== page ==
Chrysler to Show Electric Fiat 500 Concept

Posted: December 23, 2009

Maybe the Chrysler-Fiat merger is going better than expected.

Automotive News reports, "Chrysler Group will show off two vehicles at next month's Detroit auto show hinting at future collaborations under Italy's Fiat S.p.A, according to two sources familiar with the plans."

One of the concepts is, according to Automotive News, "A Lancia Delta mid-size hatchback with a Chrysler grille." It's the other one that's generating a lot of chatter. And some voltage.

According to reports, Chrysler is intending to show an electric Fiat 500. The 500 is a popular car in the European market, and Chrysler and Fiat hope it can take on the Mini Cooper here. Autoblog says, " We've heard that the automaker's erstwhile ENVI group was disbanded and assimilated into the rest of the company's product development workforce, so we're curious to see the integration of a battery-powered drivetrain into the little urban runabout. Will it be a fully-functional vehicle or just a mock-up of what could potentially be possible?"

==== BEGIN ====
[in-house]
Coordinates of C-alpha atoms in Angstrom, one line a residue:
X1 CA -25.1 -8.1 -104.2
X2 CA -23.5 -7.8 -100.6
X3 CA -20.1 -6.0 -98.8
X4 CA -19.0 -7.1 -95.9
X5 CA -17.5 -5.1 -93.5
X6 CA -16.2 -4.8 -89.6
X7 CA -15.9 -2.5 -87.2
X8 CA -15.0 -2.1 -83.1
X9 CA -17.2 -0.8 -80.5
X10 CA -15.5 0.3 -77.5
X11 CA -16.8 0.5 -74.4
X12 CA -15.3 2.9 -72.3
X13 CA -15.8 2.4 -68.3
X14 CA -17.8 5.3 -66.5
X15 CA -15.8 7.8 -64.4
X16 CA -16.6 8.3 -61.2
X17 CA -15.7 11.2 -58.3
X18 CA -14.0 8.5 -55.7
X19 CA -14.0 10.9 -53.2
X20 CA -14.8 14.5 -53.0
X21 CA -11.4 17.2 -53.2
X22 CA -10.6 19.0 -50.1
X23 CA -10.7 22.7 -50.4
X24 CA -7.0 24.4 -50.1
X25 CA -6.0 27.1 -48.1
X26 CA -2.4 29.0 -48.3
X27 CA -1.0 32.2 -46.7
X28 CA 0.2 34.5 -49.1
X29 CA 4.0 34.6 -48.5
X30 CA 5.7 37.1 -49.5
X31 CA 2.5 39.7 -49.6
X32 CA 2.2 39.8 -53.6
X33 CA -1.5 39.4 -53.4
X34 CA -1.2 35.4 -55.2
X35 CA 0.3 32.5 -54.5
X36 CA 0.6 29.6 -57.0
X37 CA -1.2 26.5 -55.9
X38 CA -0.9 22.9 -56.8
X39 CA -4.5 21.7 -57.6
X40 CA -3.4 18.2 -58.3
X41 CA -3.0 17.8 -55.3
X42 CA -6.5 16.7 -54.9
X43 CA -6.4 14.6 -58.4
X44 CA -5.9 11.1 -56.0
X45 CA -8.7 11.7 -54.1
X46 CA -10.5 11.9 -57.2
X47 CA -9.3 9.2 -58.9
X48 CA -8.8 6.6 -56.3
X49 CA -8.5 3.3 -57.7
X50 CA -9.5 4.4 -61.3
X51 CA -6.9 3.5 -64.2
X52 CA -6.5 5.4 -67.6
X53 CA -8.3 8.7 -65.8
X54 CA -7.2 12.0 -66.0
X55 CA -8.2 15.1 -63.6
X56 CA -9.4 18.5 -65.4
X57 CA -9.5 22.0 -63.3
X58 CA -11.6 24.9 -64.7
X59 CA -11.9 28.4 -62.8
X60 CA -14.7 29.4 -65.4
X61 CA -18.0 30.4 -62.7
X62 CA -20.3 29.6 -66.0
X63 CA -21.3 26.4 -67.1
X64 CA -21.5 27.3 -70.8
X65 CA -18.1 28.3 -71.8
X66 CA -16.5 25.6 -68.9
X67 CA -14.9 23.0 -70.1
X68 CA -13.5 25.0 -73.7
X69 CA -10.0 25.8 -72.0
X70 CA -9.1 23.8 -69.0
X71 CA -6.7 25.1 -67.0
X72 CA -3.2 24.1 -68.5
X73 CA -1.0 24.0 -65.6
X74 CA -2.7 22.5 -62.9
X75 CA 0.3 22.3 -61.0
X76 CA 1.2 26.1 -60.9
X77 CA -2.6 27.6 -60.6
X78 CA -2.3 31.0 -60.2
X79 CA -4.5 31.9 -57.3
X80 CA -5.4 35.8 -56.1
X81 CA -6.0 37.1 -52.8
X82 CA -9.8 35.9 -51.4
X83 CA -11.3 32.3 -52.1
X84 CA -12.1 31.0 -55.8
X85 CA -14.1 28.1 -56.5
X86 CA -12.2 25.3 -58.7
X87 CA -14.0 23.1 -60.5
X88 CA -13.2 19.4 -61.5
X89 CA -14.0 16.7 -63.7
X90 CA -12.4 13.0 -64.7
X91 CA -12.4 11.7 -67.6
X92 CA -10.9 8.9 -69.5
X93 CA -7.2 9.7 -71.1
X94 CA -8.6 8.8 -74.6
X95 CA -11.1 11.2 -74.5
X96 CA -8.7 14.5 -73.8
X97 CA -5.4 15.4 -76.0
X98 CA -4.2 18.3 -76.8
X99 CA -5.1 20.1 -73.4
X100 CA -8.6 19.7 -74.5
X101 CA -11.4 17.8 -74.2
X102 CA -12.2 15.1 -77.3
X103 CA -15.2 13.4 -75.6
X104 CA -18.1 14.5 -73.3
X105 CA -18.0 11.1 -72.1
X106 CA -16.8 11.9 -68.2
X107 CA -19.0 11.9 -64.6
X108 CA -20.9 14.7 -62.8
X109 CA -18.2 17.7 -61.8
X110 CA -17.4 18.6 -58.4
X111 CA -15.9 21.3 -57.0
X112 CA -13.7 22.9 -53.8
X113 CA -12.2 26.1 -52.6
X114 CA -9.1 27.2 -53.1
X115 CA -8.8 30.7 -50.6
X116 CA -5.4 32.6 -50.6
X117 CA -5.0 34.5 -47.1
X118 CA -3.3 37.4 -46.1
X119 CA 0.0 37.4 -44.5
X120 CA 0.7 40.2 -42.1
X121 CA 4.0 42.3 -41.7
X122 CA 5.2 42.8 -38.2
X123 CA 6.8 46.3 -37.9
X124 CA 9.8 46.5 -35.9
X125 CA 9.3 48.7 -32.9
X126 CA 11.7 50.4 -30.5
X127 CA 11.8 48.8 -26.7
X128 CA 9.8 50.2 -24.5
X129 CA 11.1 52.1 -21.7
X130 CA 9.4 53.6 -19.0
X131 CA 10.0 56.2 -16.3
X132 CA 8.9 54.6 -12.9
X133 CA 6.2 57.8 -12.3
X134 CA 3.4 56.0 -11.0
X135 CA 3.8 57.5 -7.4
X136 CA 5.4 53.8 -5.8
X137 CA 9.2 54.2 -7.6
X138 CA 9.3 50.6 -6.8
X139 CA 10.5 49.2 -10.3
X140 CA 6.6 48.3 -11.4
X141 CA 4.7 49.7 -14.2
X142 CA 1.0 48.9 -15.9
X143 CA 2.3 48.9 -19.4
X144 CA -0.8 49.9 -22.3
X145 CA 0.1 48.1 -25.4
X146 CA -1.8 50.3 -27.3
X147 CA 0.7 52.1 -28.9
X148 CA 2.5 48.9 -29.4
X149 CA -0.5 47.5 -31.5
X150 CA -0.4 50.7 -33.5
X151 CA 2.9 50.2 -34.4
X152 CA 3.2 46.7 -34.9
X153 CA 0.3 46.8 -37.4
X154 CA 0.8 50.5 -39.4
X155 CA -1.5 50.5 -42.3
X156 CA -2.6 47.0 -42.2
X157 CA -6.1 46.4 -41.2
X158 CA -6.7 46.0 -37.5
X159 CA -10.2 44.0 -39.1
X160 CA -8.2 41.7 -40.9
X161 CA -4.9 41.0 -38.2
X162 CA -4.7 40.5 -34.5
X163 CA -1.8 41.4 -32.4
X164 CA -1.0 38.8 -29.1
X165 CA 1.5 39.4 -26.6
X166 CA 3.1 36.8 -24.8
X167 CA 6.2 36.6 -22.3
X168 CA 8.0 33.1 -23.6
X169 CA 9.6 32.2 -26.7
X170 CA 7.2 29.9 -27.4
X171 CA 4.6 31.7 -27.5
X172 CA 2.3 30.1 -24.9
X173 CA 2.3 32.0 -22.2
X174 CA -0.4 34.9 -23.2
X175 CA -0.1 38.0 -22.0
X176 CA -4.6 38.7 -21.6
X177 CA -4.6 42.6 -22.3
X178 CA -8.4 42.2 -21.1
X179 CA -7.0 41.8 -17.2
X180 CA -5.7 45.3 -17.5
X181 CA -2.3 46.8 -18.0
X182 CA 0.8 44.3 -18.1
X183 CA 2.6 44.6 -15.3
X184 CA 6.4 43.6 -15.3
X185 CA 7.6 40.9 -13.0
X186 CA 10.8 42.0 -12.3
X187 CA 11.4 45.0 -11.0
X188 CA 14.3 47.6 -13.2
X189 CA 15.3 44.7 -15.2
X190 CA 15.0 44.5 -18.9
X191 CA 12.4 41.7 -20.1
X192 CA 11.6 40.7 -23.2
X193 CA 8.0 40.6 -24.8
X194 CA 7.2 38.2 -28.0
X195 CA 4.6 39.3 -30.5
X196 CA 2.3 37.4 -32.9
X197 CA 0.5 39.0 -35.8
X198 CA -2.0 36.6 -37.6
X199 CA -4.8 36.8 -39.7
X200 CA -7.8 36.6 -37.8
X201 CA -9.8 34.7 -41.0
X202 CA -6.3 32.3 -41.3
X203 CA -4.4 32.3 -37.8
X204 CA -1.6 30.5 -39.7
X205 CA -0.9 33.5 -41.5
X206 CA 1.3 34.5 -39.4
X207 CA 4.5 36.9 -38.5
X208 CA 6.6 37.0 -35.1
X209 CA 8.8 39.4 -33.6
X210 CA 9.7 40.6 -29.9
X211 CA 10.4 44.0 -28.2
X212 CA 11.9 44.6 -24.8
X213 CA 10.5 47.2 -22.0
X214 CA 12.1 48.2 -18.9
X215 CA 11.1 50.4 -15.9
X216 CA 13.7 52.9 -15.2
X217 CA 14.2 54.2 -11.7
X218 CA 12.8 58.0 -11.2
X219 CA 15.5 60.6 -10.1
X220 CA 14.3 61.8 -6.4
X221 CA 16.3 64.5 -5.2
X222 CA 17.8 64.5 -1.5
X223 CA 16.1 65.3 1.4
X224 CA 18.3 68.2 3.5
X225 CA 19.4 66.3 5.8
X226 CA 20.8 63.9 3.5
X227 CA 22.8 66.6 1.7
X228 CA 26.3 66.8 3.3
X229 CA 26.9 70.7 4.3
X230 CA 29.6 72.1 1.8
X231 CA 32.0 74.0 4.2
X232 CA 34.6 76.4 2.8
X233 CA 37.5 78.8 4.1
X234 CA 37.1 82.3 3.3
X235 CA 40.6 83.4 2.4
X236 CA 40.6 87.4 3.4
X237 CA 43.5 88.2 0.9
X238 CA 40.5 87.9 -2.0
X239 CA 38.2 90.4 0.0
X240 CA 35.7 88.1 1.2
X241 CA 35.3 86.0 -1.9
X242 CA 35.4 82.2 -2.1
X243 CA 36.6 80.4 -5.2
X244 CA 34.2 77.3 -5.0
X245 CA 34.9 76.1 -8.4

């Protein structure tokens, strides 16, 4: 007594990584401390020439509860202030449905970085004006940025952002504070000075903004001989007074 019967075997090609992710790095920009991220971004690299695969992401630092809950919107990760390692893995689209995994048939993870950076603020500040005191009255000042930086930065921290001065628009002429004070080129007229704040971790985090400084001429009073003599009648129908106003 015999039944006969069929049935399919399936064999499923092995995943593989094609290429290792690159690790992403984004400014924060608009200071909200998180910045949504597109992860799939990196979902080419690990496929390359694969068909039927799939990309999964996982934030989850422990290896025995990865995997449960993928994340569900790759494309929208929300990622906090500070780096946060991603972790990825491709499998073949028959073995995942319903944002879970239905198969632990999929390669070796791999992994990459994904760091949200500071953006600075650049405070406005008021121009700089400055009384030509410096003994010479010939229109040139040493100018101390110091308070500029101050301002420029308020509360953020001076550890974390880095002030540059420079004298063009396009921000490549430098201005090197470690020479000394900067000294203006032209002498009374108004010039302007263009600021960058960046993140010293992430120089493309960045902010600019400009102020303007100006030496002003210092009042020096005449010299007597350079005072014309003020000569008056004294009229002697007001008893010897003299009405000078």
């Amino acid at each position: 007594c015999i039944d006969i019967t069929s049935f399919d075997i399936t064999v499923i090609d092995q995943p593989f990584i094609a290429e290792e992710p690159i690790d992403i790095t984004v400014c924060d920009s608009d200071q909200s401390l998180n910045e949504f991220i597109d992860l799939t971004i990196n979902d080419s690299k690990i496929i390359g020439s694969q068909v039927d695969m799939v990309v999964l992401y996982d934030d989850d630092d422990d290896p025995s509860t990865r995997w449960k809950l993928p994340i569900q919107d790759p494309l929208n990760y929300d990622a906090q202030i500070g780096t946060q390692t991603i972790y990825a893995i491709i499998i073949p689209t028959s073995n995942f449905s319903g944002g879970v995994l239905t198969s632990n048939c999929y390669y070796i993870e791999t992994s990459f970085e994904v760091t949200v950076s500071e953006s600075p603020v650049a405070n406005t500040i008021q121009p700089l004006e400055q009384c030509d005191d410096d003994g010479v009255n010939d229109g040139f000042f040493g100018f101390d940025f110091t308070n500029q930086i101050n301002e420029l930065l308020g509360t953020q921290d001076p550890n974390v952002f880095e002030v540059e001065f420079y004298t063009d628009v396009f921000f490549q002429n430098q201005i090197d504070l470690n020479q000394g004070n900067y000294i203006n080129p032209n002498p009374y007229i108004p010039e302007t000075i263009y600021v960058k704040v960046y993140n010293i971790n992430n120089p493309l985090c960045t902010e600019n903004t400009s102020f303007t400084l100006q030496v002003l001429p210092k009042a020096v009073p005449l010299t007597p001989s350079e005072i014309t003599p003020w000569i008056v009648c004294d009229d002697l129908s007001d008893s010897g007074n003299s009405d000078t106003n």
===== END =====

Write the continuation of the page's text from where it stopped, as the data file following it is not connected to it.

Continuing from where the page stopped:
Bloomberg reports, "Chrysler’s decision on whether to put the car into production is unknown, said the people, who declined to be identified because the details aren’t public. Chief Executive Officer Sergio Marchionne said last month the company plans to produce about 56,000 electric vehicles annually by 2014, and Chrysler may base its initial model on the Fiat Doblo van."

With the electric Fiat 500, Chrysler and Fiat may have more than just the gas-powered Mini in their sights. Bloomberg says, "An electric Fiat 500 gives Chrysler a competitor to Bayerische Motoren Werke AG’s Mini-E electric car. BMW began leasing a limited run of Mini Cooper plug-in electric cars this year."

With its small size and light weight, an electric subcompact like the Fiat 500 or Mini-E could make sense for a lot of urban dwellers. However, with Chrysler keeping quiet on when or if the electric 500 could be produced, and most areas lacking the infrastructure required to charge the cars, most consumers will likely have to wait a little longer before taking advantage of the technology.

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